Archives for July 2010
Okay, I get it. Someone lent us the Pixar movie, Cars. It kept Nora relatively occupied and still for more than an hour and a half. I did some reading and unwinding. Ben was able to stretch without being pounced on.
My four regular readers know we don’t own a television. I’ve railed against screen time on this blog. I’m sending my kid to a school where they expressly ask you not to let your child watch television or movies.
Television is not inherently evil, but the way the culture uses it is undeniably detrimental to our lives. It is a mechanism to create consumers and the more you watch, the more you consume.
Like choosing local food, our media choices should reward those who make programming that aligns with our own values.
I’m coming around to the idea of allowing an occasionally movie on a Friday night. But, we must observe what we’re really getting out of this. An hour of peace is results in a child who has more trouble winding down, copies undesirable behavior and spouts pop culture references. Most of the time, it’s just not worth it. But, sometimes? At the end of a long week, it’s just what everybody needs.
I was too tired for a proper story time on Wednesday night, so I asked Nora and Ben to tell me a story instead.
Here is Nora’s story:
I went to the beauty shop and then that one was closed and then I went to another beauty shop and then that one was open and then I took a nap and then I ate a squirrel.
Here is Ben’s story:
There was once a little mouse named Ralph and he had a motorcycle and he rode his motorcycle all the way to Astoria and back and then he had…Bubblebee Tuna.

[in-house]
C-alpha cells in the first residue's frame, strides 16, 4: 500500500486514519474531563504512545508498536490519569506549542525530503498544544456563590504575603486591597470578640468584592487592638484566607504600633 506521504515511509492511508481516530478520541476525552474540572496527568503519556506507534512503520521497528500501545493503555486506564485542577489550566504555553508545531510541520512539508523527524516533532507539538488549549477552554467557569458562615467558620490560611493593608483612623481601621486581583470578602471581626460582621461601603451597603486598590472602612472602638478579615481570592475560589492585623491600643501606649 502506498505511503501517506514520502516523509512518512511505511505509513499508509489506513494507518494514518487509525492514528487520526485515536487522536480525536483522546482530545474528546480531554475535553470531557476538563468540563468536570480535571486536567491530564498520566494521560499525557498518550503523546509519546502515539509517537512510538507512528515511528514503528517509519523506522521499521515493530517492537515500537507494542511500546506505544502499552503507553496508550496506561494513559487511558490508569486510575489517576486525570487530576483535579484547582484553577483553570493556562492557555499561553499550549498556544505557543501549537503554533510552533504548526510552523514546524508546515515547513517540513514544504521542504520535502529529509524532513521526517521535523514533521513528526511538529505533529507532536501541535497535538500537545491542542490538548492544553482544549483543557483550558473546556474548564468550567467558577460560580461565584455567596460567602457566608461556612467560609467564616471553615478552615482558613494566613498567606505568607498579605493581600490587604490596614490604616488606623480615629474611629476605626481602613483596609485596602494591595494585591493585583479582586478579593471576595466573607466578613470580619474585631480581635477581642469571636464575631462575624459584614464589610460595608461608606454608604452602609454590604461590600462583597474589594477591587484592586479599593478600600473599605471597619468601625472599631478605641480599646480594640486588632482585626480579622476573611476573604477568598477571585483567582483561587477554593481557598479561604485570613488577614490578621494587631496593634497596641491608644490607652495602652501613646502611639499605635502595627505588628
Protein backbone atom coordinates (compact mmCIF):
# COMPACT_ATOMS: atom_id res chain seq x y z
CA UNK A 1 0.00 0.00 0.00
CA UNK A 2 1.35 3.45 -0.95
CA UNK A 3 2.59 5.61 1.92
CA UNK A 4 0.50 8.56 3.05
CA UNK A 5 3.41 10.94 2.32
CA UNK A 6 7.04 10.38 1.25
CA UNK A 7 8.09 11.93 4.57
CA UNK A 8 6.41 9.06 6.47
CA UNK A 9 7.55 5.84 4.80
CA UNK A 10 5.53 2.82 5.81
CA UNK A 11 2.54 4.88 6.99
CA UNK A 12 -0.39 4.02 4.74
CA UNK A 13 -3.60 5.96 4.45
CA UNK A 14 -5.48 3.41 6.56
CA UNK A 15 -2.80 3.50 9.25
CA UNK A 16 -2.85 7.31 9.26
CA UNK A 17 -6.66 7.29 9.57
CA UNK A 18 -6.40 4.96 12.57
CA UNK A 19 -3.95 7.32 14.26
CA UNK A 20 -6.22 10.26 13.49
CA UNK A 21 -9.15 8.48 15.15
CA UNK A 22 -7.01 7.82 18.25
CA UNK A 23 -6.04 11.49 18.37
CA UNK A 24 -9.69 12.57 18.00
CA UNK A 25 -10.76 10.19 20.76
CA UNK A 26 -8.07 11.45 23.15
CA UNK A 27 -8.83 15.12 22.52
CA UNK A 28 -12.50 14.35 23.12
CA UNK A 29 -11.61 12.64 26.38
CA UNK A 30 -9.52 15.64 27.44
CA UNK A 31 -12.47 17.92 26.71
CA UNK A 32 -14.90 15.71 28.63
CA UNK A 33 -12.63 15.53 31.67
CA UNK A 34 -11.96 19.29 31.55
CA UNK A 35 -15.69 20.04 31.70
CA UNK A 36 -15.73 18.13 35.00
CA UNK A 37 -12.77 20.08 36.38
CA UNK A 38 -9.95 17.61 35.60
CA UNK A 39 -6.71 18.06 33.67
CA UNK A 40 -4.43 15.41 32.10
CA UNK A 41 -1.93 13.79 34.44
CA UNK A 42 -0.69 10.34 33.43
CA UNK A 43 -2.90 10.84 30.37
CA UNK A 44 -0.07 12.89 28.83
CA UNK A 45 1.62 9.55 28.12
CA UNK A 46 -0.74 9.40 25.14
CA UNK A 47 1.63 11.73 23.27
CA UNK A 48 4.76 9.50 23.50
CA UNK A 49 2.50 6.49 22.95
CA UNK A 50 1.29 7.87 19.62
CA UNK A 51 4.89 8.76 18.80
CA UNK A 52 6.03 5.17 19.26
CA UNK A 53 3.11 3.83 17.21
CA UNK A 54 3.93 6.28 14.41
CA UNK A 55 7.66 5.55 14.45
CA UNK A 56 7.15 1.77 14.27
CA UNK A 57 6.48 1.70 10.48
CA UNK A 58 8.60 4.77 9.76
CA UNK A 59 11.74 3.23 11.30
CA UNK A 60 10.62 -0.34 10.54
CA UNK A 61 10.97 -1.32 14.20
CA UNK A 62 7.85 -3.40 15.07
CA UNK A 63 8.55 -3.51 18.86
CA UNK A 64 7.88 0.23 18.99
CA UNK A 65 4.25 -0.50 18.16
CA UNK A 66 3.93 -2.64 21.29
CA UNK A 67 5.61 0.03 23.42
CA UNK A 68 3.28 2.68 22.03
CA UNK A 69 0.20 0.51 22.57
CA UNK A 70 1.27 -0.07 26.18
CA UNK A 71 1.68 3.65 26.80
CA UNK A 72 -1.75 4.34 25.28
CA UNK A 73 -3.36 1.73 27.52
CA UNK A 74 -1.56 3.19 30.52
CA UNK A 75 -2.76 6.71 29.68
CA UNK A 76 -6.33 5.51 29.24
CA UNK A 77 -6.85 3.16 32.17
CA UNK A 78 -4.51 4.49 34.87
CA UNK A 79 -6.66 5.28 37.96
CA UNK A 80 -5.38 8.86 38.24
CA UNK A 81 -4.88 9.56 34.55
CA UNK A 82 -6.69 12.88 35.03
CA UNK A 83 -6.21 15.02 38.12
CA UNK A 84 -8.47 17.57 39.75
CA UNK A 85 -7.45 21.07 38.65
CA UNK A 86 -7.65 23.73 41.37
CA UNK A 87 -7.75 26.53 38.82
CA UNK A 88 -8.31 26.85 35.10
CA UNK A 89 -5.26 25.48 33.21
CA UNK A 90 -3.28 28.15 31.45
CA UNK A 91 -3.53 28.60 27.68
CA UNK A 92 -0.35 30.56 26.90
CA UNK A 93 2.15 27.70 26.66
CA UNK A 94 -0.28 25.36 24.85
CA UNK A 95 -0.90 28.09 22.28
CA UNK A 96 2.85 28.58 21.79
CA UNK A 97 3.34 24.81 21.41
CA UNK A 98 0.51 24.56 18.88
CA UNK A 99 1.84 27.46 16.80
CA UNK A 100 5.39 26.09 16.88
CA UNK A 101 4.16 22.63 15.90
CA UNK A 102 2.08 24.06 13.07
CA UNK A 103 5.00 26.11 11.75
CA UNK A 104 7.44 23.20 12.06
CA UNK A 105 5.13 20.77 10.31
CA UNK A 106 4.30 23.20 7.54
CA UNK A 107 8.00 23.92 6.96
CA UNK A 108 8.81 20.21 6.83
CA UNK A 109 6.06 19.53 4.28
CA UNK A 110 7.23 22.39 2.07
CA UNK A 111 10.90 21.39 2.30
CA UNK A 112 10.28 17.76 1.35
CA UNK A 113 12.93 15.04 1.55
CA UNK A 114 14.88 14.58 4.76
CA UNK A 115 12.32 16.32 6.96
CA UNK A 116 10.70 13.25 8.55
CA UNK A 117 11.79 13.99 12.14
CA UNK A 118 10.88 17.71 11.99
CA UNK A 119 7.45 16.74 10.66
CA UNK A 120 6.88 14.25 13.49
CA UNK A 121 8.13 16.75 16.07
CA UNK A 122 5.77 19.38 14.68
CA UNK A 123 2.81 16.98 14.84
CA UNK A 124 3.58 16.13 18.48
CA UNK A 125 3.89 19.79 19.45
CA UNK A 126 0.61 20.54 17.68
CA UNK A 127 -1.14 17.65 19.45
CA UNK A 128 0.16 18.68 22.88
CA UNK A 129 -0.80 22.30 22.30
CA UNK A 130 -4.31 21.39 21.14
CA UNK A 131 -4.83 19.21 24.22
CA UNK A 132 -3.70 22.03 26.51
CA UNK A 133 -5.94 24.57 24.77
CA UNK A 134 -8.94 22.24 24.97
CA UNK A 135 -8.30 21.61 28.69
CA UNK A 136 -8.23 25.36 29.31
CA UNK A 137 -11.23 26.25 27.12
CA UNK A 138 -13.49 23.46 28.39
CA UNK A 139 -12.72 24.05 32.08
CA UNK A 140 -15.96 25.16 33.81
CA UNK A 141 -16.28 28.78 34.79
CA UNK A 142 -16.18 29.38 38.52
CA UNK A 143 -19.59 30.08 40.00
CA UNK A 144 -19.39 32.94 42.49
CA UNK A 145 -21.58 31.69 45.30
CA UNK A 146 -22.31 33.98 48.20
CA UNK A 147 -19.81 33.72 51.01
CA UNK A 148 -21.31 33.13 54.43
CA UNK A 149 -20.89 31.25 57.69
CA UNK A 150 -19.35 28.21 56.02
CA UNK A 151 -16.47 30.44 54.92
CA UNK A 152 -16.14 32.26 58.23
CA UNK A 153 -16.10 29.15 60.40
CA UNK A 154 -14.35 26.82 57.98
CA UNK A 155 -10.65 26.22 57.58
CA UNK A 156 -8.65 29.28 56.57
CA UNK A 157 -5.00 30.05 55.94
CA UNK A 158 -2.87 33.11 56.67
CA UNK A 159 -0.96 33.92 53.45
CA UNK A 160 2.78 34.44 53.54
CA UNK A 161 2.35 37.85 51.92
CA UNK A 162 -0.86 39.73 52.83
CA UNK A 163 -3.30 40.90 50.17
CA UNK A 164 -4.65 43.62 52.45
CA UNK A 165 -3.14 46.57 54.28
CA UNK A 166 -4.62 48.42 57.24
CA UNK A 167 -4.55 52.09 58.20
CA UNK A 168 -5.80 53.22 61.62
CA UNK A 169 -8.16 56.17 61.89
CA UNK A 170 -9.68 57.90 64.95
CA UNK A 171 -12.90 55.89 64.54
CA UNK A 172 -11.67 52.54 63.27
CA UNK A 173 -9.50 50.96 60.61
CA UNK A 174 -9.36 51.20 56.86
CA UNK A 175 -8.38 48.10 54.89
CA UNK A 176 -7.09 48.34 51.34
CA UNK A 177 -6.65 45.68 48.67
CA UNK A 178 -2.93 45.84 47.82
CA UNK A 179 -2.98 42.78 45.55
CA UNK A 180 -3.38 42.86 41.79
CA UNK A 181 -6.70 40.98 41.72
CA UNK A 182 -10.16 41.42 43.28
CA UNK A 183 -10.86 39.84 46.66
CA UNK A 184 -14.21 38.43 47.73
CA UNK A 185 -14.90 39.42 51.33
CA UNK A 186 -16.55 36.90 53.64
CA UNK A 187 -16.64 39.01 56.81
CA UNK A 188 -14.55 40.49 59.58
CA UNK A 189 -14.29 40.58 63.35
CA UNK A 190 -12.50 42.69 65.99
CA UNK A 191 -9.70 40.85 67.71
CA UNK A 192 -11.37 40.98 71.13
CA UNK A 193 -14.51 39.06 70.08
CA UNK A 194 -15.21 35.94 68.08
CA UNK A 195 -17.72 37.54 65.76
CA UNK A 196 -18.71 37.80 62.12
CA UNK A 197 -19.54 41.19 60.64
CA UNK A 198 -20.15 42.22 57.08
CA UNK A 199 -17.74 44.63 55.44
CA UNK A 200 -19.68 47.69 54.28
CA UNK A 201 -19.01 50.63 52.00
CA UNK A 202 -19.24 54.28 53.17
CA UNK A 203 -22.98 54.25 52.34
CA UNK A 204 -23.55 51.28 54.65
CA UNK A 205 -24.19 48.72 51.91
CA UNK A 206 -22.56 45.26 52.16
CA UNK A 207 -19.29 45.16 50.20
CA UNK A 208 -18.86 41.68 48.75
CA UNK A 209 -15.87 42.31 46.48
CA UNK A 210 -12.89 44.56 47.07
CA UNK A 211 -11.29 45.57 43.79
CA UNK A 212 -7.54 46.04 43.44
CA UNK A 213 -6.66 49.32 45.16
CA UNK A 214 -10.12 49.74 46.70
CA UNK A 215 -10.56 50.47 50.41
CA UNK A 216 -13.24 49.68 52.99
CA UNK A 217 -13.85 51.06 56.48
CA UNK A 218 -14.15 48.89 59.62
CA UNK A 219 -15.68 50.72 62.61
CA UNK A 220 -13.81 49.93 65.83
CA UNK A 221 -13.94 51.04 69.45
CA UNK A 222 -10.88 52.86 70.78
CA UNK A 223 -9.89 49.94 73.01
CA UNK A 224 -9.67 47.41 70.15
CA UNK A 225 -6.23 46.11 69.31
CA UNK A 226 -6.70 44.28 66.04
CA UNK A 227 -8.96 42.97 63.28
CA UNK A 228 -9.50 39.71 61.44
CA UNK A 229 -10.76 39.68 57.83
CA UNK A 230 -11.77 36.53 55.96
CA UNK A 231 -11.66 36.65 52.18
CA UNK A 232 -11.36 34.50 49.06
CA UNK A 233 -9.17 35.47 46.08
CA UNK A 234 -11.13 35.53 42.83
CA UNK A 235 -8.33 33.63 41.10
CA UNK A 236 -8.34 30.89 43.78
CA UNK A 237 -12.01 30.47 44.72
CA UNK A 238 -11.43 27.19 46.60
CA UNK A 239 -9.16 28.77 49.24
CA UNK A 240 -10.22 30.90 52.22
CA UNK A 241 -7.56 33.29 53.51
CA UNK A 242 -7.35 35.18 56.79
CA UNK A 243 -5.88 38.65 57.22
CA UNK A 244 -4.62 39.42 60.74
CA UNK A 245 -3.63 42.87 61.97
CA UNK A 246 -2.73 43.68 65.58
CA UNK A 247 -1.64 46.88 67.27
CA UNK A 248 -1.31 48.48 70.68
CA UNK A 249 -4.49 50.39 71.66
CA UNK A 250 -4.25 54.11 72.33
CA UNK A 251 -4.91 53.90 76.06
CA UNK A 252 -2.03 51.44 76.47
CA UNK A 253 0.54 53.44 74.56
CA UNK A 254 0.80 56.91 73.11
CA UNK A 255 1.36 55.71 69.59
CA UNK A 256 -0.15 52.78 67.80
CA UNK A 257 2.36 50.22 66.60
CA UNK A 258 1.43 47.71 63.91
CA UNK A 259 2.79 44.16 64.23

Living with jokers like these, is it any wonder I get a bit tired? Happily, I can be tired and delighted at the same time.
Last night, at dinner, Nora would occasionally yell, “Freeze!” Ben and I would pause mid-bite and wait for her to say, “Now, move!” It was the most fun I’ve had all week.
Today is our nine year wedding anniversary. We’re not in a celebratory mood. Ben’s back went out again and I have PMS. Though, if questioned separately, Newlywed Game style, I believe each of us would tell you we are happy and content being married to each other.
One of the things no one tells you when you get pregnant is that your relationship with your partner, as you know it, is about to end. At the same time that the tether that binds you is strengthened by the little life you create together, it is also lengthened. You see each other from a bit of a distance, as you each tend to all the new tasks a child creates. You stare at one another in wonderment as your baby reaches for an object for the first time, while you long for the time to simply lay in each other’s arms. You are both exhausted, over-worked, desperate. And desperately in love with your child.
Ben and I had many years together before Nora. It was helpful, in that our foundation was very solid, but also a challenge, as we were accustomed to having endless time together.
Nora is three now, and our little family feels integrated and stable. We all fit together and understand each other’s quirks and moods.
Our problem is we’re always moving, moving, moving. I’m glad we have Nora to remind us to “Freeze!”
I’m going out to buy Ben a date outfit and hire a sitter for this weekend. Here’s to hoping we can stop time, if only for an evening.
I said I’d have another chapter review of NutureShock ready for today. I don’t. Here’s a delightful anecdote instead:
Nora has her first imaginary friend.
We were at the dinner table last night and Nora started referring to her friend, “Toni.”
“Who’s Toni?” I asked.
“Toni helps us keep mice out of the chicken coop,” Nora said.
“Oh. What does she look like?”
“I’ll show you on the computer when I’m done eating,” Nora said.
I had several windows open on my laptop, which Nora had seen me working on earlier. I’d been looking for sewing patterns for slippers.
I brought up the windows, one at a time. Nora pointed to an image at the top of the screen. “That’s Toni,” she said.
Her pointer finger tapped a photo of Martha Stewart.
That’s right, my three-year-old’s imaginary friend is a media mogul.
Now, if I could just get her to organize my closets.